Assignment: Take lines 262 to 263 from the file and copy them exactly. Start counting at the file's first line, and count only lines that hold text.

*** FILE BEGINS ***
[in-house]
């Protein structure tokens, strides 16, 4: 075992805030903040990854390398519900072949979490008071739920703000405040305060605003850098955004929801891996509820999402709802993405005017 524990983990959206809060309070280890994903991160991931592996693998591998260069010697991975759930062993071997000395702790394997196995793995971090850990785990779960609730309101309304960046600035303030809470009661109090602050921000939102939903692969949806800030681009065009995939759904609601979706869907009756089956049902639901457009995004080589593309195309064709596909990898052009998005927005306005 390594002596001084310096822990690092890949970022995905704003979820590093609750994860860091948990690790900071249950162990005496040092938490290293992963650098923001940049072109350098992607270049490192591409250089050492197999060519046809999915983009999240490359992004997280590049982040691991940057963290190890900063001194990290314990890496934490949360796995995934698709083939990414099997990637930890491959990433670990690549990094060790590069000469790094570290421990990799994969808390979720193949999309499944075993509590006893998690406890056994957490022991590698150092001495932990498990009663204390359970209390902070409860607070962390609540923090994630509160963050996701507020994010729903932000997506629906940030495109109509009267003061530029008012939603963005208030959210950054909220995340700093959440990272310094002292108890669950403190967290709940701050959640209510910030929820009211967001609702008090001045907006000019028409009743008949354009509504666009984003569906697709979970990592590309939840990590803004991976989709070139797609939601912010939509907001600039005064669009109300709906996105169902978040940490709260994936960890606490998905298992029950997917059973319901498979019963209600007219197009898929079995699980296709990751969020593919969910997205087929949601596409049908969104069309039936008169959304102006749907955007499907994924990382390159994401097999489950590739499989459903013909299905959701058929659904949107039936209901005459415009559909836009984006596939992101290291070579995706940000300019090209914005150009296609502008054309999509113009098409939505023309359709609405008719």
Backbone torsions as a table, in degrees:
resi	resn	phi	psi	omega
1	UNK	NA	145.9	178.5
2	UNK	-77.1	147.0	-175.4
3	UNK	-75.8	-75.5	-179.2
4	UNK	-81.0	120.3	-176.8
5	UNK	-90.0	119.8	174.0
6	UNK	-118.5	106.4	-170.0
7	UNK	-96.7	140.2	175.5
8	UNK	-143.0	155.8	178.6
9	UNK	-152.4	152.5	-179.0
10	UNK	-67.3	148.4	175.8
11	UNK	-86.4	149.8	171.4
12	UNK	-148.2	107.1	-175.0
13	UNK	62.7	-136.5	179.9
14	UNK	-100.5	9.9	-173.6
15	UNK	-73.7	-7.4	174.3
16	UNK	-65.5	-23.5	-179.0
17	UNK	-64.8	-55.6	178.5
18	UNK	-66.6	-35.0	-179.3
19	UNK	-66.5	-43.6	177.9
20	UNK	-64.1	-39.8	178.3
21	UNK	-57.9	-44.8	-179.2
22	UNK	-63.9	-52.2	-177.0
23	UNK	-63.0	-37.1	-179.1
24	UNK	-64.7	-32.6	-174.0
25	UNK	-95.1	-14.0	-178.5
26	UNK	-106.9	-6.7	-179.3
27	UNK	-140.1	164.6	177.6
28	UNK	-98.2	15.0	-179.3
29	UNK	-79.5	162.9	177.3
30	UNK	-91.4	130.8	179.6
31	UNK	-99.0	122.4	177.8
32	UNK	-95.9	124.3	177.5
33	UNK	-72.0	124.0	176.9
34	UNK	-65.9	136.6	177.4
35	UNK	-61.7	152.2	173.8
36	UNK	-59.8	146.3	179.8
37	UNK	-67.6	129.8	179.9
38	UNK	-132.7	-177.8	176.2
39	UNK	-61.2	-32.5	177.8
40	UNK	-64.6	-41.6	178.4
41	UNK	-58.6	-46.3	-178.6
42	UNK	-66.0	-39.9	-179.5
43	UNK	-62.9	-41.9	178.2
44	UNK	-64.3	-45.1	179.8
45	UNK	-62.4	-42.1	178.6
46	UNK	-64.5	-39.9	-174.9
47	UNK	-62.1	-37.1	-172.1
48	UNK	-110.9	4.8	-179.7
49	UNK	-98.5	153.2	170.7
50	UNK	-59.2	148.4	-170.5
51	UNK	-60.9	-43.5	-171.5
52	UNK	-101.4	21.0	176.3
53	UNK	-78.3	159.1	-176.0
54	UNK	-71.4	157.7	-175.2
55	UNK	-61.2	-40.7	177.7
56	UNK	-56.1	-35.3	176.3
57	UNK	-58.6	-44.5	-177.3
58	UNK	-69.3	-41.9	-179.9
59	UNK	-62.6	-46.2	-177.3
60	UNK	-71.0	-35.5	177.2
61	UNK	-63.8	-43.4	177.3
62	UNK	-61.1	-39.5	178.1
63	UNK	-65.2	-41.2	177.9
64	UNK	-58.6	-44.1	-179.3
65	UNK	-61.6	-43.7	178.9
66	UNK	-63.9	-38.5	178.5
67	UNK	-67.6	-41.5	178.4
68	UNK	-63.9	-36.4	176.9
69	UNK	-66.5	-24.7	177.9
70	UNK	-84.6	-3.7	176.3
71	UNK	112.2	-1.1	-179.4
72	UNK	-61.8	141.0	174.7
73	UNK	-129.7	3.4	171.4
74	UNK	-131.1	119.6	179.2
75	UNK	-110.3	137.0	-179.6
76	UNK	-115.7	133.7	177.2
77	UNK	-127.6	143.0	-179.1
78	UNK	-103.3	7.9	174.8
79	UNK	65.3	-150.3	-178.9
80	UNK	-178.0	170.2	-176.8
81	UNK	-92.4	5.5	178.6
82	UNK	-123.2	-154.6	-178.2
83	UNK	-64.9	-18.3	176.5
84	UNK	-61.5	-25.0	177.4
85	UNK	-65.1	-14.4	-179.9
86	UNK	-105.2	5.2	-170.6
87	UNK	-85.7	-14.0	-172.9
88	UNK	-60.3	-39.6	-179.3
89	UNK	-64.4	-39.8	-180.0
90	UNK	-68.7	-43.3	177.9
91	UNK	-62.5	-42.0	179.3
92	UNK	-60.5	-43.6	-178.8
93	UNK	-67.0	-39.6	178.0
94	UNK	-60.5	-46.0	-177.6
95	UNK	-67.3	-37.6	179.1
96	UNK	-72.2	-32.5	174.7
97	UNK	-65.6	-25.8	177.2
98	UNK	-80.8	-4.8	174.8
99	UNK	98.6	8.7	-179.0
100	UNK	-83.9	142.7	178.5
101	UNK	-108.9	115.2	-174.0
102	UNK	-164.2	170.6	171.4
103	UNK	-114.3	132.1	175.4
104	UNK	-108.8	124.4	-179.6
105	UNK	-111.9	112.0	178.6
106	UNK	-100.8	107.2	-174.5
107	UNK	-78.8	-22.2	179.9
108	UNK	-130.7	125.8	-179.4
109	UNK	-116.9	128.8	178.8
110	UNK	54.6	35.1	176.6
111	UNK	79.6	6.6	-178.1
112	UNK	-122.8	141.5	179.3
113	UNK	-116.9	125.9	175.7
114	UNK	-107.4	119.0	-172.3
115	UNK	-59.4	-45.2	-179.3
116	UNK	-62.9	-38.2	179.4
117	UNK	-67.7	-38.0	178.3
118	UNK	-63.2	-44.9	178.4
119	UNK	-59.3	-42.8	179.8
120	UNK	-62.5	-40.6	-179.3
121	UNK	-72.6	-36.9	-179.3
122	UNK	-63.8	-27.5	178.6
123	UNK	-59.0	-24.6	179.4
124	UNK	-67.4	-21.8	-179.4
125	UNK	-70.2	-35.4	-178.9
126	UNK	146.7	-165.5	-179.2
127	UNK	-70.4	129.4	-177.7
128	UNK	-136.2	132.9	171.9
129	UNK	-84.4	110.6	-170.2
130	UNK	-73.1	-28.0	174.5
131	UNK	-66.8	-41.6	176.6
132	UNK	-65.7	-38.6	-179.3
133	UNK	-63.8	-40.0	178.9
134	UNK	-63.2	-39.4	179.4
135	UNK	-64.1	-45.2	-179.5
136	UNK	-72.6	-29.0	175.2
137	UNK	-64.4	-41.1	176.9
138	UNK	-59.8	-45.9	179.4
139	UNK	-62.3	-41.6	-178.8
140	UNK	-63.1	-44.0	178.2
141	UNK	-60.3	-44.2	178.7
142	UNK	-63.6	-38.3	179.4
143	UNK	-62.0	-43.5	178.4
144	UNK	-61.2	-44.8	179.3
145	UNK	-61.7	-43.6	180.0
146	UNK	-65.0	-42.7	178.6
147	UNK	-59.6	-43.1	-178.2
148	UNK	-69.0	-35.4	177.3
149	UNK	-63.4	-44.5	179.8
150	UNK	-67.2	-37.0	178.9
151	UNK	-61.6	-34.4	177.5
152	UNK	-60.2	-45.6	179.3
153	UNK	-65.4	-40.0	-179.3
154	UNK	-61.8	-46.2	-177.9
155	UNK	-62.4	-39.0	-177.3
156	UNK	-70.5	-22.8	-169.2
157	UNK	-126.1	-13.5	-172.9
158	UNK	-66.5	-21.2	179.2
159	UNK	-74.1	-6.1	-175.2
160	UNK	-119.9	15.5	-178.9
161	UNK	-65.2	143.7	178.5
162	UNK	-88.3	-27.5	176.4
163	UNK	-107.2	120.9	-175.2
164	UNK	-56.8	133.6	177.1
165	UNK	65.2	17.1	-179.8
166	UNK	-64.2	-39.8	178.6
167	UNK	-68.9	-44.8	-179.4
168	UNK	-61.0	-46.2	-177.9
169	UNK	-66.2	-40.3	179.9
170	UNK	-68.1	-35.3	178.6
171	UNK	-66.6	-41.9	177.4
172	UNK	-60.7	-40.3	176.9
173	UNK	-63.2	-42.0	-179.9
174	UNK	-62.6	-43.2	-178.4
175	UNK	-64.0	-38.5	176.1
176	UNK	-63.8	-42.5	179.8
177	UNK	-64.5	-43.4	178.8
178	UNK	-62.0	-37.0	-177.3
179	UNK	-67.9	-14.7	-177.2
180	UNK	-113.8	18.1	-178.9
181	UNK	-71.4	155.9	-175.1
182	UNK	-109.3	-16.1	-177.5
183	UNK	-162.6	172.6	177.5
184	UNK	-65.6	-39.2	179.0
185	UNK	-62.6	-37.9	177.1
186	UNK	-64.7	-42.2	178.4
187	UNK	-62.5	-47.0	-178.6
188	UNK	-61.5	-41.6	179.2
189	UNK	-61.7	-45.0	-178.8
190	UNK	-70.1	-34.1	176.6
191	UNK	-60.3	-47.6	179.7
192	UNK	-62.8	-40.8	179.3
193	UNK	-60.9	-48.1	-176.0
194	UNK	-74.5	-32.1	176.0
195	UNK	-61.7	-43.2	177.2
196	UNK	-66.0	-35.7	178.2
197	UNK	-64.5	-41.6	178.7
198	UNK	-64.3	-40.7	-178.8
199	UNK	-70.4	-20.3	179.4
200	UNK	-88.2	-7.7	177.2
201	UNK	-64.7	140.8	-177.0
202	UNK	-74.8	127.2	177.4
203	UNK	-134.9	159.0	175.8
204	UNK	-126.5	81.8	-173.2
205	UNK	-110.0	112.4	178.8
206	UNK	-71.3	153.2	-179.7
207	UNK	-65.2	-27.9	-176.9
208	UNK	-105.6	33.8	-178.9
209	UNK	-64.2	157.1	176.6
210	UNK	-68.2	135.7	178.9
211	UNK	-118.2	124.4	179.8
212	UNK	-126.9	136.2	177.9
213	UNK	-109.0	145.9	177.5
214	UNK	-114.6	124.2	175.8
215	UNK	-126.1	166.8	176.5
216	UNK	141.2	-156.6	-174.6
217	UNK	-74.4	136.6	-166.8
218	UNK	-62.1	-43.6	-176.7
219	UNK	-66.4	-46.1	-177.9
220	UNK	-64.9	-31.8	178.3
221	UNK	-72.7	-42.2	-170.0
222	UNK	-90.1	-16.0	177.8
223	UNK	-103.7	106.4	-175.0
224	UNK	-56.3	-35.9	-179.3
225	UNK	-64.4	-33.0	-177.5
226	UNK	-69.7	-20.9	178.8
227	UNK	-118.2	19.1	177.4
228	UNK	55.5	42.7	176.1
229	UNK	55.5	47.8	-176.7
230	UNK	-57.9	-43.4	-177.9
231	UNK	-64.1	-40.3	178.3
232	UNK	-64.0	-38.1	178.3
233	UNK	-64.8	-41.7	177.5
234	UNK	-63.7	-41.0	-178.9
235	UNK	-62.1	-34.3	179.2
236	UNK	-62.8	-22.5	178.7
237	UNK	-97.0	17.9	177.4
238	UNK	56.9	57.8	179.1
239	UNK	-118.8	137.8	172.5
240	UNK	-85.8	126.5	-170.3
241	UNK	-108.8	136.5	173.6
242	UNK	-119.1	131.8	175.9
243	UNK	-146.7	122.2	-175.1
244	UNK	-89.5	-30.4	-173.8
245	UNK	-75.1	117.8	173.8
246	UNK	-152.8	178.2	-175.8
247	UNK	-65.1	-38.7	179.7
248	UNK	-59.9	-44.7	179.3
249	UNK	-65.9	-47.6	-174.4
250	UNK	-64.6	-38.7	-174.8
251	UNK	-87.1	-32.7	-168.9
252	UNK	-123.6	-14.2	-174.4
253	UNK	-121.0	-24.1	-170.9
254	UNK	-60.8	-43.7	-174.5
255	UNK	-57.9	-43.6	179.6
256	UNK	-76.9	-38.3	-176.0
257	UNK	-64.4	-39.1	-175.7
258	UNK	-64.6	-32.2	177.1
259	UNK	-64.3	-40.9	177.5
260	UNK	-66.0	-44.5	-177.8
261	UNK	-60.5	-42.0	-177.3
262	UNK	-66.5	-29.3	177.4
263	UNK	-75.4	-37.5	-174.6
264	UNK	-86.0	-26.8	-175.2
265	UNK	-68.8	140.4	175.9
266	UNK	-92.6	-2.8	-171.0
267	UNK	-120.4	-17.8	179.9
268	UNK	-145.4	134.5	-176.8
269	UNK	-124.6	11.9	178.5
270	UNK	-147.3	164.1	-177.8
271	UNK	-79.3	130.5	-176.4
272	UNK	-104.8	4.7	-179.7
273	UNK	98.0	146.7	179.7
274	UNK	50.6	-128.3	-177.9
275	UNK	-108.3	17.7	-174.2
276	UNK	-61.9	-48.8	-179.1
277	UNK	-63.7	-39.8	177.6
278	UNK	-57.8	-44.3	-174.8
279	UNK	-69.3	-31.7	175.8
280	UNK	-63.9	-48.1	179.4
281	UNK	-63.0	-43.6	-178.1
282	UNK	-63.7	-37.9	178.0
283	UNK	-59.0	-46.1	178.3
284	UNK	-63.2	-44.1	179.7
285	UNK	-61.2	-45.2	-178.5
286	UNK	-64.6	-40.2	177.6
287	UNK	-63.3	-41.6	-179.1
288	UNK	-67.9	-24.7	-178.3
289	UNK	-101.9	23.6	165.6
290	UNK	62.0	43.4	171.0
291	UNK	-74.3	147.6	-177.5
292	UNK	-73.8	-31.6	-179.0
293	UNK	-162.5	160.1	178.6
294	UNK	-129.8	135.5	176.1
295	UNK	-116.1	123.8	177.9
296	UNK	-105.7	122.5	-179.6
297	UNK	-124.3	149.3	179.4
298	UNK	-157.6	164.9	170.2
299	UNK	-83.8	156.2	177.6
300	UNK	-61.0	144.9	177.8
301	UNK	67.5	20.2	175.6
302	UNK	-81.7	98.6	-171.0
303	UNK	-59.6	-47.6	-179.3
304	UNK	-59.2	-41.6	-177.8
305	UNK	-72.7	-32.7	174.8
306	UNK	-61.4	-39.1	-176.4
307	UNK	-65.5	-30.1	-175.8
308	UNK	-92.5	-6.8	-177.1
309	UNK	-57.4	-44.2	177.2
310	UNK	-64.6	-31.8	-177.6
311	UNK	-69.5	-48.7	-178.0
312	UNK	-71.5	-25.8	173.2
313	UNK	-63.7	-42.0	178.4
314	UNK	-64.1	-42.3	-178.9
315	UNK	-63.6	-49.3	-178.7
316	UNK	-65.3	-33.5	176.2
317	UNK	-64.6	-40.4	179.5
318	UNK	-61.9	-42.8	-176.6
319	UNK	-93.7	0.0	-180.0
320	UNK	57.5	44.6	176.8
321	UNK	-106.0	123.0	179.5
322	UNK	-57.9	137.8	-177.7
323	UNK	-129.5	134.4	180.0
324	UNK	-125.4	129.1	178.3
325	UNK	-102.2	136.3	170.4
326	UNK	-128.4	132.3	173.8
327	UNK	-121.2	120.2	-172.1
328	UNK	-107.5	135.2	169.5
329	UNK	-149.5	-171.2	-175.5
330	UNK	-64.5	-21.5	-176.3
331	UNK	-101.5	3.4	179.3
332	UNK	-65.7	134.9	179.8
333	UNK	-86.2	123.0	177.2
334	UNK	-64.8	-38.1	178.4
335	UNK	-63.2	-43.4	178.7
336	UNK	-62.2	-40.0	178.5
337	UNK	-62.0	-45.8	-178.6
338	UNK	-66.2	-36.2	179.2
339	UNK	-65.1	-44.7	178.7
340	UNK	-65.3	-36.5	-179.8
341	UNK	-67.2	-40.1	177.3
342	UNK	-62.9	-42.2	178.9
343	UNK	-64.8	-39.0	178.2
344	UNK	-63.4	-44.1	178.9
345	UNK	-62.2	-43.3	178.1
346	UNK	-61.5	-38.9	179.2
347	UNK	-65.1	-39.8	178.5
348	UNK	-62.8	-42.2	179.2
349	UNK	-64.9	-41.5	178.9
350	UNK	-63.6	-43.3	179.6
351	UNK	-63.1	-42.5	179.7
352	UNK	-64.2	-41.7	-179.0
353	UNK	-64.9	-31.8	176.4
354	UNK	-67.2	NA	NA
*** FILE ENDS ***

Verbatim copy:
258	UNK	-64.6	-32.2	177.1
259	UNK	-64.3	-40.9	177.5